David Hockney: A Rake's Progress by Christopher Simon Sykes
Sykes places particular importance on Hockney as a supreme draughtsman, A Rake’s Progress being a series of eight paintings by English printmaker William Hogarth.
For a man famous for, among other things, joining Polaroids taken from multiple angles to form one mosaic portrait, à la neocubism, one would hope for a biography of David Hockney in the stop-and-go, schizophrenic style employed in “Forty-One False Starts,” Janet Malcolm’s classic composite profile of the artist David Salle. No such audacity here, but we do get a very thorough, smoothly conventional take on Hockney’s life from his birth in the drab northern English town of Bradford in 1937 to the verge of his superstardom in 1975. Sykes places particular importance on Hockney as a supreme draughtsman—A Rake's Progress being a series of eight paintings by English printmaker William Hogarth—and that focus will surely return in the second volume of this two-part biography, when much can be said about Hockney’s late-period flowering of iPad drawings. One wishes for a bit more color in Syke’s narrative, but one look at a Hockney would give you the zest needed.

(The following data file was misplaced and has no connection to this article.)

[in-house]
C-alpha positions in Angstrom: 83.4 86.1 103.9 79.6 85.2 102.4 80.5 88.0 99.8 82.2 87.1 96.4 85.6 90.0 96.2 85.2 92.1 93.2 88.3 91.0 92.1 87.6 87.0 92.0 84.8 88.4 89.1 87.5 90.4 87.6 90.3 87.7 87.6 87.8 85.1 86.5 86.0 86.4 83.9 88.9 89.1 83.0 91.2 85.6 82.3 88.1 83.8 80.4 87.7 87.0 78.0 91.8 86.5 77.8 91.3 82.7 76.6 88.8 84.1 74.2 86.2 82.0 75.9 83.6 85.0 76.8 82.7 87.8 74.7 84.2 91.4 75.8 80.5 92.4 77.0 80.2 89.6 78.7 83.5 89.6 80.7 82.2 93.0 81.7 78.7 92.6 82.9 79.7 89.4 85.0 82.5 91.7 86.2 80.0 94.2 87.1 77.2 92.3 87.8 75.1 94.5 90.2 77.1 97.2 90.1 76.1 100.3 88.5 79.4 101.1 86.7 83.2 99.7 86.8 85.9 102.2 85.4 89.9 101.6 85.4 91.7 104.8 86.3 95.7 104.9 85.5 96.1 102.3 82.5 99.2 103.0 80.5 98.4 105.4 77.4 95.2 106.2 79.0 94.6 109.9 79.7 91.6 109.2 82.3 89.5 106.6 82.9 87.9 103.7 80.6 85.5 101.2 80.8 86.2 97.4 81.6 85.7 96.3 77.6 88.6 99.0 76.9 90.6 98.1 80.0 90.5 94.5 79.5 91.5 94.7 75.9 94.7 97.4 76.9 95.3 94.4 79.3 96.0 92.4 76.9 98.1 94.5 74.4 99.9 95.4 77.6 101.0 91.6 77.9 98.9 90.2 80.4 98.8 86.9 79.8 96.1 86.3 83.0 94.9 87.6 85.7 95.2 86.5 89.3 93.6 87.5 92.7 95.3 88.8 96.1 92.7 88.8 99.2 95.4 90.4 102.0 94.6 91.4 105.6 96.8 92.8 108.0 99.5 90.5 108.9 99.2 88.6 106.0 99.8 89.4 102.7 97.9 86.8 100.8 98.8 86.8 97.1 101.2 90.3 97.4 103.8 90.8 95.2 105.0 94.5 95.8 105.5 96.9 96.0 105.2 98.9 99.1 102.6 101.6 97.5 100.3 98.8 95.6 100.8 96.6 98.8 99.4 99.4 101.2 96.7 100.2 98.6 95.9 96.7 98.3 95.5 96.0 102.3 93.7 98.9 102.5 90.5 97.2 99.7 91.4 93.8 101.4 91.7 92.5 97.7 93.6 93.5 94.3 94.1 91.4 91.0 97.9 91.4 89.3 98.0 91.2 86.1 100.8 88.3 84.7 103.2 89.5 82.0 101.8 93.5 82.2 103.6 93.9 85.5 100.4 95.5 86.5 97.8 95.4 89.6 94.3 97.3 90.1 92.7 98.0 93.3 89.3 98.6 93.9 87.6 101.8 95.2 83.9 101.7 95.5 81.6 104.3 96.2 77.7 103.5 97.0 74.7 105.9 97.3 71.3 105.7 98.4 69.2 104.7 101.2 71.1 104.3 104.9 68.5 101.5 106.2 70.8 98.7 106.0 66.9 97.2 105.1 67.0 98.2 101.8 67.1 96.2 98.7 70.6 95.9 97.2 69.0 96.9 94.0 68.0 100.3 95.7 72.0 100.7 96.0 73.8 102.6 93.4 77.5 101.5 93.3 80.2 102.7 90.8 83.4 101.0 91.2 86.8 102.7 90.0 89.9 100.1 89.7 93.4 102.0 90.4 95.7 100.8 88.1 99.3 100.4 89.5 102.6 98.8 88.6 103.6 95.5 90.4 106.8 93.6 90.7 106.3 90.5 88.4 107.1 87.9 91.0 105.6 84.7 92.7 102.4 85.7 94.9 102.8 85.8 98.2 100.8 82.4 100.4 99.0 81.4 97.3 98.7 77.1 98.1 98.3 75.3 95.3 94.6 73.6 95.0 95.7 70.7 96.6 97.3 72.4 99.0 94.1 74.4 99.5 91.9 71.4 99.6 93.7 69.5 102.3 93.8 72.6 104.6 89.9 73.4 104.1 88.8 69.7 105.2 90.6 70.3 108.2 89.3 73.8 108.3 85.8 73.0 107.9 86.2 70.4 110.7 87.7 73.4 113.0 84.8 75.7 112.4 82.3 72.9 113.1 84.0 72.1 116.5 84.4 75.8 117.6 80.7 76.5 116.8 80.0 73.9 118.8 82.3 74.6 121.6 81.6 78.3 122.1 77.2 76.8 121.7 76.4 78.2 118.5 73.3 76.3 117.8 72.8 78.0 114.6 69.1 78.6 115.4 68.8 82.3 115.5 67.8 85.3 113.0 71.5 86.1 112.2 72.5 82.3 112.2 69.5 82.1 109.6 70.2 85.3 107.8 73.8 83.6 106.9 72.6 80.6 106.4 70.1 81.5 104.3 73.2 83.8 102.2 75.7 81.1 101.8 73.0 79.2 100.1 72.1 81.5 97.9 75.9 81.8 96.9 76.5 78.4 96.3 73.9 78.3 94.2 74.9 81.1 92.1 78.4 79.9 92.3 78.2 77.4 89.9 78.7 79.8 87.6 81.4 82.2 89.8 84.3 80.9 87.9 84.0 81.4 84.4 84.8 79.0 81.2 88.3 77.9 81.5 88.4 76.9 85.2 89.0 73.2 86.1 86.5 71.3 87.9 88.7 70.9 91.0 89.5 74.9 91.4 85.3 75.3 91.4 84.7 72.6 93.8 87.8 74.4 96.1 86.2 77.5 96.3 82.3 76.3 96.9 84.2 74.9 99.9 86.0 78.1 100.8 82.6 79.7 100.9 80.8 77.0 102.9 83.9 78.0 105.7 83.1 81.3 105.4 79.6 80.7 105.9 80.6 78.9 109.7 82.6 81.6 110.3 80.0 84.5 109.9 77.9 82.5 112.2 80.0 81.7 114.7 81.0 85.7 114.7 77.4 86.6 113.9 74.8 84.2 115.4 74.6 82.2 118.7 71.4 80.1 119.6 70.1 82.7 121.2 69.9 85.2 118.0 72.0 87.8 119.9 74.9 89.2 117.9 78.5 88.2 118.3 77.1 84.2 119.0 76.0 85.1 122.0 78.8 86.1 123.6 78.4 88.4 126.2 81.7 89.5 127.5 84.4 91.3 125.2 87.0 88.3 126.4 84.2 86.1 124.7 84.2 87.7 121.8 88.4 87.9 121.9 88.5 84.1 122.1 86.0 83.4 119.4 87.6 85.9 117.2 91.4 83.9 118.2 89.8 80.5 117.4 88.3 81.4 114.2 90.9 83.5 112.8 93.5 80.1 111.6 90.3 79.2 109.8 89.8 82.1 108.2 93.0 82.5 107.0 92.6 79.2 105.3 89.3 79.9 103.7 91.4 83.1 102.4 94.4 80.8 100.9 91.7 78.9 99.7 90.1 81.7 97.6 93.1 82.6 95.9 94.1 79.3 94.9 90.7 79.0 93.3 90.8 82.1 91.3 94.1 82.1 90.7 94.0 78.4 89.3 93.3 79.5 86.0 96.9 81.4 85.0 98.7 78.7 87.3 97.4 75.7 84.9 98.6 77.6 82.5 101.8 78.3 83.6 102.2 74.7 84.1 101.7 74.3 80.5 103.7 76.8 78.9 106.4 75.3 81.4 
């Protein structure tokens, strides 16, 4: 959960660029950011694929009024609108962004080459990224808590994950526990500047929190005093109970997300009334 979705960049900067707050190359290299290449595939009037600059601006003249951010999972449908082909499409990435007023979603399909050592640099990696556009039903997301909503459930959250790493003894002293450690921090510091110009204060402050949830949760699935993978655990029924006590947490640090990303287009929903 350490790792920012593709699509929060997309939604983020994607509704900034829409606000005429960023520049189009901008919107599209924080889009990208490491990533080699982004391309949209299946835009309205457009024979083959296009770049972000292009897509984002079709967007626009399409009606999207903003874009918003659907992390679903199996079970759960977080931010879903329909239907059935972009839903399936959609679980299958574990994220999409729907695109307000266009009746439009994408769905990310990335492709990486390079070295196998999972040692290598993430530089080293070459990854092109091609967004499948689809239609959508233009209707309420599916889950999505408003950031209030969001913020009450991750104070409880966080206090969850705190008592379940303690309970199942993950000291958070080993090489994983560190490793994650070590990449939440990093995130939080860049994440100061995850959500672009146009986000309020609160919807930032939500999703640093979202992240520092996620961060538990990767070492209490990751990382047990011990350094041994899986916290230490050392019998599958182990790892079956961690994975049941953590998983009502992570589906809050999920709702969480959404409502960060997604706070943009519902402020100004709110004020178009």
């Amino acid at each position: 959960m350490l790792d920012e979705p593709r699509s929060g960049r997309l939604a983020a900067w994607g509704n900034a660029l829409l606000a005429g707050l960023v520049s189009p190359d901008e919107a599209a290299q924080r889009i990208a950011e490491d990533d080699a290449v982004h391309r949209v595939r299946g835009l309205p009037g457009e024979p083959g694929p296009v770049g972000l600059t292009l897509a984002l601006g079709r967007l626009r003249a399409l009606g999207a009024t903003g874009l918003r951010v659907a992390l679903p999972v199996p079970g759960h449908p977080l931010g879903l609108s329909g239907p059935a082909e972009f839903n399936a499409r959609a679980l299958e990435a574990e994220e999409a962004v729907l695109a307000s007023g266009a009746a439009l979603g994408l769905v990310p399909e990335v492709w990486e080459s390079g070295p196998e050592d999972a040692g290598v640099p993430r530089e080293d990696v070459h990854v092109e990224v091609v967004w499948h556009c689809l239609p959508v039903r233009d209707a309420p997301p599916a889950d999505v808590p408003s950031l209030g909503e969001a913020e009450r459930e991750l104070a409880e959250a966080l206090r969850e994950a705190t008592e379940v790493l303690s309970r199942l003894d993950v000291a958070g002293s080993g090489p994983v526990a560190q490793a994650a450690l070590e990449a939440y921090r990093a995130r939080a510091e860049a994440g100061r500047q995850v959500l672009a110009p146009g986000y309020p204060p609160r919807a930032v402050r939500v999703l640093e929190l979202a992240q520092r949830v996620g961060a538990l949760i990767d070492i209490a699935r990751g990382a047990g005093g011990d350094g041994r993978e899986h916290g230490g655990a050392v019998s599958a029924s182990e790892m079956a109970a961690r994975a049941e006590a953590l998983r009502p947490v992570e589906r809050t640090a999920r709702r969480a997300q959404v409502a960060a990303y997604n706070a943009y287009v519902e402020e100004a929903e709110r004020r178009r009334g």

Truth Like the Sun by Jim Lynch
A handsome novel, soaked with the voice and attitude of a laid-back Seattleite, part holier-than-thou grunge, part dot-com convenience.
Three eras define the city of Seattle: the Klondike Gold Rush of 1897, Boeing's peak and the World's Fair in 1962, and the Microsoft-Starbucks-Amazon corporatism of the 1990s to 2000s. The latter two are bridged by the characters Roger Morgan and Helen Gulanos in Truth Like the Sun as they peel apart the corruption that built a city—in the last place in America that could still see one built. And along the way, LBJ, John Glenn, Edward R. Murrow, and even Elvis make appearances, lightening a serious exploration of pioneer politics. Which is to say that this is a handsome Pacific Northwest novel, soaked with the voice and attitude of a laid-back Seattleite, part holier-than-thou grunge, part dot-com convenience.
Every week, we present brief but in-depth reviews of five fiction and non-fiction books.
Laid aside for decades, Tolkien’s abandoned poem about King Arthur is finally released. Biographer John Garth reads the epic.